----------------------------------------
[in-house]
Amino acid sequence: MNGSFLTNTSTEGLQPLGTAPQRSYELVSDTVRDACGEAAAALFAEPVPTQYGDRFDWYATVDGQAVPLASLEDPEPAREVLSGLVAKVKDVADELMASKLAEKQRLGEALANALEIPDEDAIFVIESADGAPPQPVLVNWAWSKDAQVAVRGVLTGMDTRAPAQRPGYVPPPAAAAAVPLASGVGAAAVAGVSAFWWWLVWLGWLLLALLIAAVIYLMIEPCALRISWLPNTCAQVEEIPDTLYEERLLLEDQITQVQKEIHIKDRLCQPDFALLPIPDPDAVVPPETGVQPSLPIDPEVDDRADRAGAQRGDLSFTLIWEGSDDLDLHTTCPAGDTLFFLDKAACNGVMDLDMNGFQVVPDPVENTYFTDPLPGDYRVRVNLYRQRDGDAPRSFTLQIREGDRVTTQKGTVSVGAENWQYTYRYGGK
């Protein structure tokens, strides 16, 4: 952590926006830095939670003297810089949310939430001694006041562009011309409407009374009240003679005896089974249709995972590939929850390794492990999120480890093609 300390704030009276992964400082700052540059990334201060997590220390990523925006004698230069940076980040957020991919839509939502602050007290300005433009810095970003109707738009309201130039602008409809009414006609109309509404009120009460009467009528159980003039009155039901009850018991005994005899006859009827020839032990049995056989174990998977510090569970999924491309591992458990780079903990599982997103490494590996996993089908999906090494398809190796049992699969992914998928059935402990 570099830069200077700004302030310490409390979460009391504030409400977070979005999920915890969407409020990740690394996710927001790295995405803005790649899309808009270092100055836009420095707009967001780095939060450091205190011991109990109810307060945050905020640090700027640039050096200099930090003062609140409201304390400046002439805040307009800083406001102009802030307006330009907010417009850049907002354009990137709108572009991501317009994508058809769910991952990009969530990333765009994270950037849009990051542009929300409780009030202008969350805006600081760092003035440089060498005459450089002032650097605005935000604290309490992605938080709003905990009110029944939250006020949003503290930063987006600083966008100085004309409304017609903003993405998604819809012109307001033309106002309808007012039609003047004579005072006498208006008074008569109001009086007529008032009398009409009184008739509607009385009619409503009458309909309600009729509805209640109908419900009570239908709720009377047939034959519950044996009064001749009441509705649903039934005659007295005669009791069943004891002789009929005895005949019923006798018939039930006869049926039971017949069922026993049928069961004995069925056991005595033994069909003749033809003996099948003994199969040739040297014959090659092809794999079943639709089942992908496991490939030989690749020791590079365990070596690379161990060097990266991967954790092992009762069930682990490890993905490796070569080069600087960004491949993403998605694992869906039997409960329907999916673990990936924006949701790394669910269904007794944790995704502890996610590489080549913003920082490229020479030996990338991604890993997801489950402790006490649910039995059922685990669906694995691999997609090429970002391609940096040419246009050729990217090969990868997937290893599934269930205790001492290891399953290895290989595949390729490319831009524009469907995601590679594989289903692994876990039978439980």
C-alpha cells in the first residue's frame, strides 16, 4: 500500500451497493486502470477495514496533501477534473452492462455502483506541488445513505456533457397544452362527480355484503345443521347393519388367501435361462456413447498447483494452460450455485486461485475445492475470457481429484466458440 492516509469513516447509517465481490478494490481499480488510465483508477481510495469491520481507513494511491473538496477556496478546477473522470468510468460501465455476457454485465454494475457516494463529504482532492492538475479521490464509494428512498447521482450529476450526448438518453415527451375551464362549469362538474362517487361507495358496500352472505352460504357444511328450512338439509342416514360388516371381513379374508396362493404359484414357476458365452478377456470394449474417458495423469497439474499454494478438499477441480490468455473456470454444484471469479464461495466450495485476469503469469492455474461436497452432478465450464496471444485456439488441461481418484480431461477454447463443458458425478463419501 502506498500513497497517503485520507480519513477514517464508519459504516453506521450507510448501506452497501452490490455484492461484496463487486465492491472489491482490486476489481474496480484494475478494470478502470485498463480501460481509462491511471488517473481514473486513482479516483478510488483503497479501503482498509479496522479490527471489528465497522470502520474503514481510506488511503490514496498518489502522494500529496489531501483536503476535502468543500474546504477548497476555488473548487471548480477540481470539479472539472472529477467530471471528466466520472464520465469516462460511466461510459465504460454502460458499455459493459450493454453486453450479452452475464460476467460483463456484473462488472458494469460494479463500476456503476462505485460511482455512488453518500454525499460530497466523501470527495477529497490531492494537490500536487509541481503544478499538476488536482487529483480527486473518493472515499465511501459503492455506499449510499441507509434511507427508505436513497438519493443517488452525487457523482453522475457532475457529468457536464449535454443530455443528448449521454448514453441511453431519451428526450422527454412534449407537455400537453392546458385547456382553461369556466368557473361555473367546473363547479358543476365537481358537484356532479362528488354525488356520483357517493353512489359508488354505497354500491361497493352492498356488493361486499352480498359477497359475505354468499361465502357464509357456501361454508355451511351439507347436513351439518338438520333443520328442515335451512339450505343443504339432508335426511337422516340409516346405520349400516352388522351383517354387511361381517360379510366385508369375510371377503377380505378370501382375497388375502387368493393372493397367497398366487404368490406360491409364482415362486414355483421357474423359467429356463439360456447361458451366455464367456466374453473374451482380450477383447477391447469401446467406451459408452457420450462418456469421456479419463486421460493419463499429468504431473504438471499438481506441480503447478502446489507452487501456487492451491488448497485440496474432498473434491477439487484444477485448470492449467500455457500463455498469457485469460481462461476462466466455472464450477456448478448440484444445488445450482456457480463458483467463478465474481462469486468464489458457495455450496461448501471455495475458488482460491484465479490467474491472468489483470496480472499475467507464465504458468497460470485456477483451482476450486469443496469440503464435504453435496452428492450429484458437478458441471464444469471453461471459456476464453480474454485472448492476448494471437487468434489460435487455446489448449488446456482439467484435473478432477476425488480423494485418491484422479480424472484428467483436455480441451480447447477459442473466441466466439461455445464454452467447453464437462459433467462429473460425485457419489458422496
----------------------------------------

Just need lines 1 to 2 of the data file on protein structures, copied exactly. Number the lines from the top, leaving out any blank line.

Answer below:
[in-house]
Amino acid sequence: MNGSFLTNTSTEGLQPLGTAPQRSYELVSDTVRDACGEAAAALFAEPVPTQYGDRFDWYATVDGQAVPLASLEDPEPAREVLSGLVAKVKDVADELMASKLAEKQRLGEALANALEIPDEDAIFVIESADGAPPQPVLVNWAWSKDAQVAVRGVLTGMDTRAPAQRPGYVPPPAAAAAVPLASGVGAAAVAGVSAFWWWLVWLGWLLLALLIAAVIYLMIEPCALRISWLPNTCAQVEEIPDTLYEERLLLEDQITQVQKEIHIKDRLCQPDFALLPIPDPDAVVPPETGVQPSLPIDPEVDDRADRAGAQRGDLSFTLIWEGSDDLDLHTTCPAGDTLFFLDKAACNGVMDLDMNGFQVVPDPVENTYFTDPLPGDYRVRVNLYRQRDGDAPRSFTLQIREGDRVTTQKGTVSVGAENWQYTYRYGGK